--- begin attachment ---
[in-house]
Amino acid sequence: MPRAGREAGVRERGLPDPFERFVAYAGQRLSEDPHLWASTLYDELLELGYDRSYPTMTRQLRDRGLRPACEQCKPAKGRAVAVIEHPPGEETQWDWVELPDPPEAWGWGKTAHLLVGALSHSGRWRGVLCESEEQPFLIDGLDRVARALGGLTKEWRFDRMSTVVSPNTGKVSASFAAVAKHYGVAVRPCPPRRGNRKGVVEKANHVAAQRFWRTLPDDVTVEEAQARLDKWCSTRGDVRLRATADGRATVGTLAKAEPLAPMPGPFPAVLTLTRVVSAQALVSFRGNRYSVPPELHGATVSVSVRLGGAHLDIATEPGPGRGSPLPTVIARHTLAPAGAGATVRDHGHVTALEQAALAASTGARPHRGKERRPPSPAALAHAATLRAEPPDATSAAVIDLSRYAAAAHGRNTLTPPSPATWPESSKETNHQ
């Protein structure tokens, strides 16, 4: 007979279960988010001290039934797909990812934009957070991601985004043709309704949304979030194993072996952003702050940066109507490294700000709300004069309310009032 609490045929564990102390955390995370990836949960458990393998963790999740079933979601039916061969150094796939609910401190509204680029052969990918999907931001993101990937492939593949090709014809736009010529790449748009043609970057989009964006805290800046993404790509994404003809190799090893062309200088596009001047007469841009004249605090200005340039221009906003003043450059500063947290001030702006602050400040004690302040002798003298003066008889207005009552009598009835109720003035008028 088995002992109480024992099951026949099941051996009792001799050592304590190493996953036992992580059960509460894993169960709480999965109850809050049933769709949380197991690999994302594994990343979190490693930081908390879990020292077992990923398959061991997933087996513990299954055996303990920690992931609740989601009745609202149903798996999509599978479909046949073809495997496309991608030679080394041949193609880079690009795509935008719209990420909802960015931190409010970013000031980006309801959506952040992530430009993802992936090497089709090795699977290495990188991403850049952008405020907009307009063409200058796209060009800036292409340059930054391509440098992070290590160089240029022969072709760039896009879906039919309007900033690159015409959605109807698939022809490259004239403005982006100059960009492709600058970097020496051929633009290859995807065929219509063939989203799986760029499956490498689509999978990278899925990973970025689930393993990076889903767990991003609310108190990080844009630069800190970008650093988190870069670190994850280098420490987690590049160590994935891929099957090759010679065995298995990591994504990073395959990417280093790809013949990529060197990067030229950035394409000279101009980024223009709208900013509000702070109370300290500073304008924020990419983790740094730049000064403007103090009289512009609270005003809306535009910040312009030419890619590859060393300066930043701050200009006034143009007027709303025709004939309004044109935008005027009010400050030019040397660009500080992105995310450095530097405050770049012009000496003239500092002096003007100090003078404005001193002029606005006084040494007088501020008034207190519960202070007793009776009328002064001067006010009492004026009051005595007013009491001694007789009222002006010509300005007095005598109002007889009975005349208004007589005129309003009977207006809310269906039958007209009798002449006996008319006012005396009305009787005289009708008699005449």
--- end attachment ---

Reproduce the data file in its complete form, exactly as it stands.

[in-house]
Amino acid sequence: MPRAGREAGVRERGLPDPFERFVAYAGQRLSEDPHLWASTLYDELLELGYDRSYPTMTRQLRDRGLRPACEQCKPAKGRAVAVIEHPPGEETQWDWVELPDPPEAWGWGKTAHLLVGALSHSGRWRGVLCESEEQPFLIDGLDRVARALGGLTKEWRFDRMSTVVSPNTGKVSASFAAVAKHYGVAVRPCPPRRGNRKGVVEKANHVAAQRFWRTLPDDVTVEEAQARLDKWCSTRGDVRLRATADGRATVGTLAKAEPLAPMPGPFPAVLTLTRVVSAQALVSFRGNRYSVPPELHGATVSVSVRLGGAHLDIATEPGPGRGSPLPTVIARHTLAPAGAGATVRDHGHVTALEQAALAASTGARPHRGKERRPPSPAALAHAATLRAEPPDATSAAVIDLSRYAAAAHGRNTLTPPSPATWPESSKETNHQ
């Protein structure tokens, strides 16, 4: 007979279960988010001290039934797909990812934009957070991601985004043709309704949304979030194993072996952003702050940066109507490294700000709300004069309310009032 609490045929564990102390955390995370990836949960458990393998963790999740079933979601039916061969150094796939609910401190509204680029052969990918999907931001993101990937492939593949090709014809736009010529790449748009043609970057989009964006805290800046993404790509994404003809190799090893062309200088596009001047007469841009004249605090200005340039221009906003003043450059500063947290001030702006602050400040004690302040002798003298003066008889207005009552009598009835109720003035008028 088995002992109480024992099951026949099941051996009792001799050592304590190493996953036992992580059960509460894993169960709480999965109850809050049933769709949380197991690999994302594994990343979190490693930081908390879990020292077992990923398959061991997933087996513990299954055996303990920690992931609740989601009745609202149903798996999509599978479909046949073809495997496309991608030679080394041949193609880079690009795509935008719209990420909802960015931190409010970013000031980006309801959506952040992530430009993802992936090497089709090795699977290495990188991403850049952008405020907009307009063409200058796209060009800036292409340059930054391509440098992070290590160089240029022969072709760039896009879906039919309007900033690159015409959605109807698939022809490259004239403005982006100059960009492709600058970097020496051929633009290859995807065929219509063939989203799986760029499956490498689509999978990278899925990973970025689930393993990076889903767990991003609310108190990080844009630069800190970008650093988190870069670190994850280098420490987690590049160590994935891929099957090759010679065995298995990591994504990073395959990417280093790809013949990529060197990067030229950035394409000279101009980024223009709208900013509000702070109370300290500073304008924020990419983790740094730049000064403007103090009289512009609270005003809306535009910040312009030419890619590859060393300066930043701050200009006034143009007027709303025709004939309004044109935008005027009010400050030019040397660009500080992105995310450095530097405050770049012009000496003239500092002096003007100090003078404005001193002029606005006084040494007088501020008034207190519960202070007793009776009328002064001067006010009492004026009051005595007013009491001694007789009222002006010509300005007095005598109002007889009975005349208004007589005129309003009977207006809310269906039958007209009798002449006996008319006012005396009305009787005289009708008699005449």